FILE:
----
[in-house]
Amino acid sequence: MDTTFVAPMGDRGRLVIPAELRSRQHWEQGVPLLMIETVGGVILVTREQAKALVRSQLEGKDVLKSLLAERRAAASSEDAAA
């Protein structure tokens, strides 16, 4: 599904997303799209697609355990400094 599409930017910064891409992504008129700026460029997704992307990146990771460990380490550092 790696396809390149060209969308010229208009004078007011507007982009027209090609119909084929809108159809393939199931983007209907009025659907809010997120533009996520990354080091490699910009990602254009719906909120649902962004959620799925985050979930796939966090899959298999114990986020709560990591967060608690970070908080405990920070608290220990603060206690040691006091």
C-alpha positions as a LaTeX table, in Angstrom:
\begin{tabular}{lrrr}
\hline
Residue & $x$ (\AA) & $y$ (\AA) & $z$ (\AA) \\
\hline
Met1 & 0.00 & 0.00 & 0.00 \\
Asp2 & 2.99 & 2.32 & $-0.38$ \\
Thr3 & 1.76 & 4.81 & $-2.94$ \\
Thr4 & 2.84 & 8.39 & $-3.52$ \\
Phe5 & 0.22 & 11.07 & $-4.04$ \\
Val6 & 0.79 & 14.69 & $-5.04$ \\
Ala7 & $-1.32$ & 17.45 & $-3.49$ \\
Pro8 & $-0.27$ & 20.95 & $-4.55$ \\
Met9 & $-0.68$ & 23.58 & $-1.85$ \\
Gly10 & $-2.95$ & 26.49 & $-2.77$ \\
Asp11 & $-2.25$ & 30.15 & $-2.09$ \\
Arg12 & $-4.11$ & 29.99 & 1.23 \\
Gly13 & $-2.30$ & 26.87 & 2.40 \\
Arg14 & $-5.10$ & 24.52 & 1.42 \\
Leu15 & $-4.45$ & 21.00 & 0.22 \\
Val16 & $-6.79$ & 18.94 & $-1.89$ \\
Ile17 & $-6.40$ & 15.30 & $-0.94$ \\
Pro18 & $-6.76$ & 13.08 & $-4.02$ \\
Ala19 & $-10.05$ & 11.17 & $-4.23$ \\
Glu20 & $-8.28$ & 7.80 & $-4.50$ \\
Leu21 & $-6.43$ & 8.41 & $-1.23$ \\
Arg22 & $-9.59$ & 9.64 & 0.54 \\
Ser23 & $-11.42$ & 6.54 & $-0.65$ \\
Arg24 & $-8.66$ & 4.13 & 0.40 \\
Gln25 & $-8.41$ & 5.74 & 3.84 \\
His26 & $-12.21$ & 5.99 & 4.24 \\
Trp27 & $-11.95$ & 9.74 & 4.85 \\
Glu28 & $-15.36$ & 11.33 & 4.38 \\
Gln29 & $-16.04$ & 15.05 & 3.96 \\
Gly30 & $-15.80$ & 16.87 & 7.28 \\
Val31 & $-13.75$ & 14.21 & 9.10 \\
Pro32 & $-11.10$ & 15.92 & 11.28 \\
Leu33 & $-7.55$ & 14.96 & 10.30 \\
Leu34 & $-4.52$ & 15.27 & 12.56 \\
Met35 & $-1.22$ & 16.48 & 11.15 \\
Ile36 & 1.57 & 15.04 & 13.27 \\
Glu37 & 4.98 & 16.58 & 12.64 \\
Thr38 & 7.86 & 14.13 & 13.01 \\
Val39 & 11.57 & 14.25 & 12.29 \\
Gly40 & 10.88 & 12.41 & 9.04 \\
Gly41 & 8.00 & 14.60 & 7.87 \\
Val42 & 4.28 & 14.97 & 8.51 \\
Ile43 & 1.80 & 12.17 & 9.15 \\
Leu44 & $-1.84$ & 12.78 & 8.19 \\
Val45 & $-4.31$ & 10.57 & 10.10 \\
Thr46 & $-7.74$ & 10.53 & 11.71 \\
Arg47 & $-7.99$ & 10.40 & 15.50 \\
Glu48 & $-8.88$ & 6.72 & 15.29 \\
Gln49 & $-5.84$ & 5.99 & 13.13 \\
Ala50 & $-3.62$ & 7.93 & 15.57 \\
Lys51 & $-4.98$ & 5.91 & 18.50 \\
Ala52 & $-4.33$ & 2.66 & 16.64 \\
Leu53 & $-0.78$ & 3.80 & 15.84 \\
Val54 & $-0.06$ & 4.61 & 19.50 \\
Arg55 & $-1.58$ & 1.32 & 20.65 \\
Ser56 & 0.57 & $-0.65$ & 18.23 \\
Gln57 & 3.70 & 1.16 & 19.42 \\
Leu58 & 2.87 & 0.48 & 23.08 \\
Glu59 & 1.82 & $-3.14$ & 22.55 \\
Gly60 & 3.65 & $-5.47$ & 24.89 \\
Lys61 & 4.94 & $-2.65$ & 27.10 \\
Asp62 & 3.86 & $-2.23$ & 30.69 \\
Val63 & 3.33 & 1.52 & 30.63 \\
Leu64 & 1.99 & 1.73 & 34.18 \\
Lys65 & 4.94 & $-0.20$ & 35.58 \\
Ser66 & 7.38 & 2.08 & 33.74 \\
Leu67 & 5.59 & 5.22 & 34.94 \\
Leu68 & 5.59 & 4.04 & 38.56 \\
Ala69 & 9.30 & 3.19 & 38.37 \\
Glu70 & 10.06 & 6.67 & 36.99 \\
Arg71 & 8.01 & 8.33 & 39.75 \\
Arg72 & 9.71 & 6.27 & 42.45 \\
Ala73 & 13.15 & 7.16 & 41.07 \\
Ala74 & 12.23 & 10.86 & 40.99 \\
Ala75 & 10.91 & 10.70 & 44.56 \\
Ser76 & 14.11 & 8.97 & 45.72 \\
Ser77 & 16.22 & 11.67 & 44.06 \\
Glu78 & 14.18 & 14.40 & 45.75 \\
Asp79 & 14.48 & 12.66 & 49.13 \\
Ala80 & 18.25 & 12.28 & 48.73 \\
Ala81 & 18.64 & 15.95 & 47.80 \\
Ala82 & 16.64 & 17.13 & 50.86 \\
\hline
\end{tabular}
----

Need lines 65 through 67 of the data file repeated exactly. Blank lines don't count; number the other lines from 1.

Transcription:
Gln57 & 3.70 & 1.16 & 19.42 \\
Leu58 & 2.87 & 0.48 & 23.08 \\
Glu59 & 1.82 & $-3.14$ & 22.55 \\